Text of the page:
||Resistive loss due to heating (separate from coupling loss). This value
is added to the theoretical reduction in power that is transferred to the coupled and
isolated ports (coupling loss).
||Power level difference between Port 3 and Port 4 (related to isolation).
This is a measure of how independent the coupled and isolated ports are. Because it is
impossible to build a perfect coupler, there will always be some amount of unintended
coupling between all the signal paths.
||Power level difference between Port 1 and Port 4 (related to directivity).
This is S14=S41 in the forward direction and S23=S32
in the reverse direction, assuming all ports are terminated without reflection.
Typical Uses for a Directional Coupler
The most common use for a directional coupler is to tap off a sample of the input
power for use in signal monitoring circuits. That sample can be measured to determine
the power level, frequency, and/or signal shape (modulation)
and either presented for human viewing or can be integrated as part of a feedback loop
that adjusts the output to stay within system specifications.
When monitoring the voltage standing wave ratio (VSWR)
of the load at the transmitted port, both the coupled port and the isolated port outputs
are used to sample the incident and reflected power, respectively. This configuration
is referred to as a bidirectional coupler.
A special configuration of the directional coupler is referred to as a hybrid coupler,
or a 3 dB coupler or a hybrid coupler or a "quadrature coupler," or a 3 dB hybrid coupler
amongst other names. Regardless of what you call it, this coupler has the characteristics
of dividing the input power into two paths that have equal powers when terminated properly.
3 dB Quadrature Hybrid Coupler
The quadrature hybrid coupler has a unique property that makes it very useful for
amplifier design, and that is when two equal, but not necessarily 50 Ω
(or 75 Ω ,or whatever the system impedance) loads are connected
to Port 2 and Port 3, Port 1 will "see" the system impedance (50
Ω, eg.) as long as that same 50 Ω is connected to Port 4. So, what that means
is if you are designing a power amplifier with transistors that operate at, for example,
4.0 - j3.5 Ω input impedance and 1.5 - j2.5 Ω output impedance, a pair of them can be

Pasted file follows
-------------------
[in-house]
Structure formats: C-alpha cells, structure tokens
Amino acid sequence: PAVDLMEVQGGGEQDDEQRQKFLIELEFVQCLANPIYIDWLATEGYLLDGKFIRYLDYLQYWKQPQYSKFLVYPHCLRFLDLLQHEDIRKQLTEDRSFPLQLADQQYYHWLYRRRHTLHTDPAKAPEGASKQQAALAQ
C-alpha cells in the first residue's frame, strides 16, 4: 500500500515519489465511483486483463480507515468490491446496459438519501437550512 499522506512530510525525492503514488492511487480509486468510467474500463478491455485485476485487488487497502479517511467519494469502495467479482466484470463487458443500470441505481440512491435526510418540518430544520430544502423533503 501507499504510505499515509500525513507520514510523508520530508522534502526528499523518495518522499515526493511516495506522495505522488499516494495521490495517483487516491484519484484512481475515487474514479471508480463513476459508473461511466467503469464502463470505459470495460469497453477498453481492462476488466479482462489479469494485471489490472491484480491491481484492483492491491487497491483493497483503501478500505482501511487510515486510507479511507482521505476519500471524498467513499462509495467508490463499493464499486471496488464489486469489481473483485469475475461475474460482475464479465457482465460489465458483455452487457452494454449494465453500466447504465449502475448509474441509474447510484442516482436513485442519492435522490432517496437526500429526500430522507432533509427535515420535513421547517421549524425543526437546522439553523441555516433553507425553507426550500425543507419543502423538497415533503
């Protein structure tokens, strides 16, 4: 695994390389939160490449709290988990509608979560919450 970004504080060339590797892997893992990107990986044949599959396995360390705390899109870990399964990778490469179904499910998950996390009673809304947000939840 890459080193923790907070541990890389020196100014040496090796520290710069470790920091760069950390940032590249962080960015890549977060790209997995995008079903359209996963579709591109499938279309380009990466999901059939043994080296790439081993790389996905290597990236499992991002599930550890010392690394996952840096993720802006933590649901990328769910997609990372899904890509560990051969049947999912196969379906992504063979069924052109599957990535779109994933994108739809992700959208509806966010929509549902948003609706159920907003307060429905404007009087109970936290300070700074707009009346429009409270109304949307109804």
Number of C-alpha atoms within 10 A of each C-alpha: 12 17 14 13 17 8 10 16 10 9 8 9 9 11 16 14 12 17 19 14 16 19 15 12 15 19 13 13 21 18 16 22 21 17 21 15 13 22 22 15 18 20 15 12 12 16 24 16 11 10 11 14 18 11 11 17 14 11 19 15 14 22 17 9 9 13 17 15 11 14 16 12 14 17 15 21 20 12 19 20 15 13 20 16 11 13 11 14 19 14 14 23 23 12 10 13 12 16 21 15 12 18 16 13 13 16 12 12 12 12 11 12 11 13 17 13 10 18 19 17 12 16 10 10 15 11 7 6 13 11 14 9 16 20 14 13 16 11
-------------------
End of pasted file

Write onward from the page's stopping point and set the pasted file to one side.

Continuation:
inserted between a set of quadrature couplers (Ports 2 and 3),
with 50 Ω impedances at Port 1 and Port 4. Doing so eliminates the need to transform
the transistor impedances, and the accompanying matching losses, to 50 Ω. The image below
illustrates the hookup. Theoretically, an infinite number of these connections can be
used. An added benefit of the balanced amplifier configuration is that both the IP3 and
the P1dB is 3 dB greater than that of the individual devices. See this app note by
Quadrature Hybrid Coupler Ports
Quadrature Hybrid Coupler Hookup for an
The same characteristic permits the hybrid coupler to be used as an attenuator. In
this configuration, the signal input is on Port 1, and the output is taken on Port 4,
the isolated port. Identical PIN diodes (and bias circuits)
are connected to Port 2 and 3. When the diodes are turned off (usually requires a reverse
bias to offset the negative portion of the RF voltage swing), Ports 2 & 3 'see' 50
Ω, and no power is reflected into the isolated port (Port 4).
When the diodes are shorted (fully biased on), all of the
signal is reflected back into the coupler and exits out of the isolated port
(Port 4). Attenuation is therefore maximum when the PIN
diodes are reverse biased and minimum when they are forward biased. The attenuator can
also be realized using a pair of couplers a la the amplifier circuit above, where the
PIN diode circuits are in the place of the transistors.
Quadrature Hybrid Hookup for an Attenuator
Thanks to Christian D. for providing additional content to this article.